Analysis of the potential for coded excitation to improve the detection of tissue and blood motion in medical ultrasound.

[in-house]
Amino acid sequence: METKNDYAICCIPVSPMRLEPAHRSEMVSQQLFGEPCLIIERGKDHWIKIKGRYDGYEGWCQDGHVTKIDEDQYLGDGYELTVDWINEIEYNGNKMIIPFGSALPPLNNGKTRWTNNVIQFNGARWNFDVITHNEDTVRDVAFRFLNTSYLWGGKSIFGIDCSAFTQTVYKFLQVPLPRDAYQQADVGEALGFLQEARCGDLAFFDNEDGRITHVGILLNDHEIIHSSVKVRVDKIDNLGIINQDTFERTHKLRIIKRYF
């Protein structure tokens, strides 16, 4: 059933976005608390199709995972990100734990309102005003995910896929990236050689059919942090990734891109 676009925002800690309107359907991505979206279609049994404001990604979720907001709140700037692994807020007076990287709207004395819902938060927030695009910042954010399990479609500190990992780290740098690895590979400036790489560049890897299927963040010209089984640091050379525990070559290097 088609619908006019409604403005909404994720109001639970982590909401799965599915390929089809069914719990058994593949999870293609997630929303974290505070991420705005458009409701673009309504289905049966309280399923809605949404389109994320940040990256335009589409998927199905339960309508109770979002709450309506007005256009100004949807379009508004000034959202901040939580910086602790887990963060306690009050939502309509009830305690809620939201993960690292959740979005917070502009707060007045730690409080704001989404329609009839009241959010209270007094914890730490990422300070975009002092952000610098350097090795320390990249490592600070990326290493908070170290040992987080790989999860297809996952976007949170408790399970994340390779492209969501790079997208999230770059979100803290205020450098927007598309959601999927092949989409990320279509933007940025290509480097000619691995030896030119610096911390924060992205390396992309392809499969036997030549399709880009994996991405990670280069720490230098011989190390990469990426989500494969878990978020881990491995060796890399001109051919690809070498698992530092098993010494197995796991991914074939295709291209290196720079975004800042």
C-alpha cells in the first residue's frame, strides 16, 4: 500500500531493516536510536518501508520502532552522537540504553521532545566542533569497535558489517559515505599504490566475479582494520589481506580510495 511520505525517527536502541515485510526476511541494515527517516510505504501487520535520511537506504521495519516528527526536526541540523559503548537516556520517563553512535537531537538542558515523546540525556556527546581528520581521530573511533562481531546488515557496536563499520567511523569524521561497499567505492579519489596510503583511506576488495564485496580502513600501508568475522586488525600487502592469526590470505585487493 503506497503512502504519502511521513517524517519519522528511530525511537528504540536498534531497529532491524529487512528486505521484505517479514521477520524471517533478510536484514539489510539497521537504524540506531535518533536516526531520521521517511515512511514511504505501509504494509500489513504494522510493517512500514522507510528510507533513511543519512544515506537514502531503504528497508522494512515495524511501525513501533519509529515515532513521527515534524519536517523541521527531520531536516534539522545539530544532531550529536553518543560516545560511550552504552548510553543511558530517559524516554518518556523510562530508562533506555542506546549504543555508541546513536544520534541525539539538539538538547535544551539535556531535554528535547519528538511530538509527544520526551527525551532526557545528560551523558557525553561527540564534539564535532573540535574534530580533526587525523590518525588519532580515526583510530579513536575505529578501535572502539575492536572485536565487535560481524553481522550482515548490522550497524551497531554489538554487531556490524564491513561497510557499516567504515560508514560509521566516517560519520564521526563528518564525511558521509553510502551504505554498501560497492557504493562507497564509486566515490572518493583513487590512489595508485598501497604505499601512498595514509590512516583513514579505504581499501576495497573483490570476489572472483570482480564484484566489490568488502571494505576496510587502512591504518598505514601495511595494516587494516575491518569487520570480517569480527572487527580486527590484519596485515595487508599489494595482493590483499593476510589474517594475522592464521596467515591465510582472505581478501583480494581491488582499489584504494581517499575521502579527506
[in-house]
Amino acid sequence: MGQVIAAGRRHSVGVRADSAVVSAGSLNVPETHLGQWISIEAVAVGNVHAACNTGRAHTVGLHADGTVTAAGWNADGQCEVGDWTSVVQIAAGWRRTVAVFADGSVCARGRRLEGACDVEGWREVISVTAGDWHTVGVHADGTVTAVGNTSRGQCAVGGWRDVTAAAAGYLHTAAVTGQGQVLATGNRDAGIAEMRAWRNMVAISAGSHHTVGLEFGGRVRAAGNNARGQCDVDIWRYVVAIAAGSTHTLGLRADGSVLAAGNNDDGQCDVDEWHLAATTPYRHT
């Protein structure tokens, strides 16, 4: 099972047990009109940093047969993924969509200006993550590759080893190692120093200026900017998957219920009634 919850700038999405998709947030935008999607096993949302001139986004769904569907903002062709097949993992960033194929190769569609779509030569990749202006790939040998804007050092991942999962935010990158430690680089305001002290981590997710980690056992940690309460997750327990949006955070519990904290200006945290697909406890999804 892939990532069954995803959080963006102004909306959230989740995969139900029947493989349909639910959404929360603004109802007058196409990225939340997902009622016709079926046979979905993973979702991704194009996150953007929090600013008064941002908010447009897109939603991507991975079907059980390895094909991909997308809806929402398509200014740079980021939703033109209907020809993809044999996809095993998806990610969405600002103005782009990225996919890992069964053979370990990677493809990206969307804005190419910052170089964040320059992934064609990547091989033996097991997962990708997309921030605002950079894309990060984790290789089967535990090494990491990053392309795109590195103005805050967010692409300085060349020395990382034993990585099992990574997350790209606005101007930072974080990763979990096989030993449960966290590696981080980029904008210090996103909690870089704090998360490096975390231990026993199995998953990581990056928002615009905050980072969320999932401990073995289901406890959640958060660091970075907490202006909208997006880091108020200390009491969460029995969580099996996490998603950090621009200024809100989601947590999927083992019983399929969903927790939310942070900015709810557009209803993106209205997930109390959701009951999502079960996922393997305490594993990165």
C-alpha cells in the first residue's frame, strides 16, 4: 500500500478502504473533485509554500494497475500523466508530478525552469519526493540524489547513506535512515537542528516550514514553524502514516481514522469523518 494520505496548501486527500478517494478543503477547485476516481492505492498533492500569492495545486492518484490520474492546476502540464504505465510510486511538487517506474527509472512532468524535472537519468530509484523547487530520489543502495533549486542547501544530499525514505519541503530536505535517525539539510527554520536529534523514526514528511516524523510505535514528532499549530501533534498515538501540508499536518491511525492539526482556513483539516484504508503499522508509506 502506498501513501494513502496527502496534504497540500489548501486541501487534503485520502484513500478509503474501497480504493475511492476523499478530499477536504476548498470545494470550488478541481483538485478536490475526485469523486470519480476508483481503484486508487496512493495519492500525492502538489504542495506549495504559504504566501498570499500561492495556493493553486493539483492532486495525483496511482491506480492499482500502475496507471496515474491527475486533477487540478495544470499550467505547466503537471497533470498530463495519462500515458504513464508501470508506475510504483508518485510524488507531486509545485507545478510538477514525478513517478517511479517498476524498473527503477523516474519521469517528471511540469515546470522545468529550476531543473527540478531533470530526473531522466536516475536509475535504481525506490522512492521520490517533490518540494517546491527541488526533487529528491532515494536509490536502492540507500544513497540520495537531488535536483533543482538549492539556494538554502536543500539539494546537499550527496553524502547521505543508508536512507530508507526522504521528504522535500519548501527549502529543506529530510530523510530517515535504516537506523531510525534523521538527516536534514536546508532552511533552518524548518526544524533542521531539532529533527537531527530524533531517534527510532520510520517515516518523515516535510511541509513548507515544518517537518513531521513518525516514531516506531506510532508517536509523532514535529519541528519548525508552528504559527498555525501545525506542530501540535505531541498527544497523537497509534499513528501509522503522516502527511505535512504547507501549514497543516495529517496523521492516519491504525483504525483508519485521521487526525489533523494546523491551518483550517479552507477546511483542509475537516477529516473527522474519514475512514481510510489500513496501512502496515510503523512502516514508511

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Doppler ultrasound imaging modalities arguably represent one of the most complex task performed (usually in real time) by ultrasound scanners. At the heart of these techniques lies the ability to detect and estimate soft tissues or blood motion within the human body. As they have become an invaluable tool in a wide range of clinical applications, these techniques have fostered an intensive effort of research in the field of signal processing for more than thirty years, with a push towards more accurate velocity or displacement estimation. Coded excitation has recently received a growing interest in the medical ultrasound community. The use of these techniques, originally developed in the radar field, makes it possible to increase the depth of penetration in B-mode imaging, while complying with safety standards. These standards impose strict limits on the peak acoustic intensity which can be transmitted into the body. Similar solutions were proposed in the early developments of Doppler flow-meters to improve the resolution / sensitivity trade-off from which typical pulsed Doppler systems suffer. This work discusses the potential improvements in resolution, sensitivity and accuracy achievable in the context of modern Doppler ultrasound imaging modalities (taken in its broadest sense, that is, all the techniques involving the estimation of displacements, or velocities). A theoretical framework is provided for discussing this potential improvements, along with simulations for a more quantitative assessment. Colour Flow Imaging (CFI) modalities are taken as the main reference technique for discussion, due to their historical importance, and their relevance in many clinical applications. The potential achievable improvement in accuracy is studied in the context of modern velocity estimation strategies, which can be broadly classified into narrowband estimators (such as the “Kasai” estimator still widely used in CFI) and time shift based wideband strategies (normalised crosscorrelation estimator used, for instance, in applications like strain or strain rate estimation, elastography, etc.). Finally, simulations and theoretical results are compared to experimental data obtained with a simple custom-designed experimental set-up, using a single-element transducer.